Novartis : Unresponsive PDFs

A responsive website consigns useful information to unwieldy PDFs. 

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The feature

Novartis, a Swiss pharmaceuticals giant, has a ‘Positions’ page in the ‘About Us’ section of its corporate website, where the company states ‘our position on key issues affecting our business and of specific interest to our stakeholders’.

The page, like the rest of the main site, is responsive (meaning it adjusts automatically to fit any screen size), and it is easy to read in desktop mode and on a smartphone. However, all of the ‘position’ documents – on issues such as access to medicine, animal research, etc – are in PDF format, which are readable on a desktop but hard to read and fiddly on a smartphone.

The takeaway

Journalists and other visitors will be pleased that they can read the Novartis website while on the move, but leaving informative position papers in PDF dilutes the benefits of the responsive design. Reading a PDF on a mobile device remains a frustrating experience and likely means many will give up and simply access them on a desktop or print them out.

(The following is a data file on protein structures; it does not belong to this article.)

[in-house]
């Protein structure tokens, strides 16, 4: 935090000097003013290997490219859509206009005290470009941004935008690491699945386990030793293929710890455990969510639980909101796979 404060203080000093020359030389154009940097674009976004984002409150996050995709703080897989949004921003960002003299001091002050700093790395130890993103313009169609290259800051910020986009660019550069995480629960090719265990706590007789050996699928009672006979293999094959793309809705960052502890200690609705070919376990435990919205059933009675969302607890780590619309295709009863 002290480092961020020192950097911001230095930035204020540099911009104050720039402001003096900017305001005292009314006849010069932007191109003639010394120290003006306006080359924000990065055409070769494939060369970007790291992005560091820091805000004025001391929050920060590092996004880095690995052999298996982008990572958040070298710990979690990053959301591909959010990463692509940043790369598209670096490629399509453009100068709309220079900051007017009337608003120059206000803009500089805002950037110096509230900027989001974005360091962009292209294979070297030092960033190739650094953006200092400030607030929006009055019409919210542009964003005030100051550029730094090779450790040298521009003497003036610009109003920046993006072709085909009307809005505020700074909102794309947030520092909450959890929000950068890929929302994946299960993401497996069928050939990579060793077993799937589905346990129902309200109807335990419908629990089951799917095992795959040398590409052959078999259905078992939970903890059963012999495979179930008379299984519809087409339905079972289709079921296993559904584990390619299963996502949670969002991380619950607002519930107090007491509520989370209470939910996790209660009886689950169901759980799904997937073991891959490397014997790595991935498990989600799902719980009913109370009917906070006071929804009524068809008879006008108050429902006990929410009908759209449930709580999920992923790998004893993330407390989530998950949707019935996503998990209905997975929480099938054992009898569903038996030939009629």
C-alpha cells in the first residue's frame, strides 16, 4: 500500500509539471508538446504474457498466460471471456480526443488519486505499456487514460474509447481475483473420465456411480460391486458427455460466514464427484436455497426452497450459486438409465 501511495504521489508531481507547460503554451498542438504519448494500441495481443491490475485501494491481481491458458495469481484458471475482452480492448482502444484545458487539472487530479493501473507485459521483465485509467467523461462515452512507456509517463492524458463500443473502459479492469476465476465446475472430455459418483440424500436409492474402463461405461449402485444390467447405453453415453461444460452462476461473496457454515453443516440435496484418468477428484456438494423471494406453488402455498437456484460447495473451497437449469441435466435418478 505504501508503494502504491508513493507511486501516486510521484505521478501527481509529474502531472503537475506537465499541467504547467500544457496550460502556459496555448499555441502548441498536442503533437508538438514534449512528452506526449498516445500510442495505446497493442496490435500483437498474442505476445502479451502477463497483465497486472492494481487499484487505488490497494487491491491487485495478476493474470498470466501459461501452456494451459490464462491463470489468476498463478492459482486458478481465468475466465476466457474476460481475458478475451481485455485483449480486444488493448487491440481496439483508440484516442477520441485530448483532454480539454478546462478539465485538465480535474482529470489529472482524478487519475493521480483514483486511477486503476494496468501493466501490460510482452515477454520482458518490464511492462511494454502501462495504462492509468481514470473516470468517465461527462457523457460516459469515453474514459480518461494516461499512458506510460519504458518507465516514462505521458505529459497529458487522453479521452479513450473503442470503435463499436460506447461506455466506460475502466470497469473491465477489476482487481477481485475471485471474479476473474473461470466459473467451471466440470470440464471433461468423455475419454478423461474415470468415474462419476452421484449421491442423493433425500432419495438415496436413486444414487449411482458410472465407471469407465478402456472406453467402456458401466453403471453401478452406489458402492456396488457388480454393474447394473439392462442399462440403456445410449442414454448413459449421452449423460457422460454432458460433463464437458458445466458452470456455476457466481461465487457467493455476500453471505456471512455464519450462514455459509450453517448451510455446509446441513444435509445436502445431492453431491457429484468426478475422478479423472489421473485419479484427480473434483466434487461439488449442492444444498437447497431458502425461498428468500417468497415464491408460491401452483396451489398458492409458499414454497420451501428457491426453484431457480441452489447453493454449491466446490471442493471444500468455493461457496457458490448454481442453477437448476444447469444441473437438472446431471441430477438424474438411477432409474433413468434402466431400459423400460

Novartis illustrates a problem we have seen on several responsive websites (and there are more examples on the Novartis site). A company takes the trouble to redesign the website for mobile access but when ‘deeper’ content is required, resorts to linking to conventional PDFs – possibly because it is easier and less expensive to migrate existing PDFs, or the new template is too restrictive to allow new pages. However, if ‘long-form’ content is important enough to be on the website, there should be a way to offer an html option, even if in the form of a summary or bullet points, along with the link to the PDF.
First published 30 September, 2015
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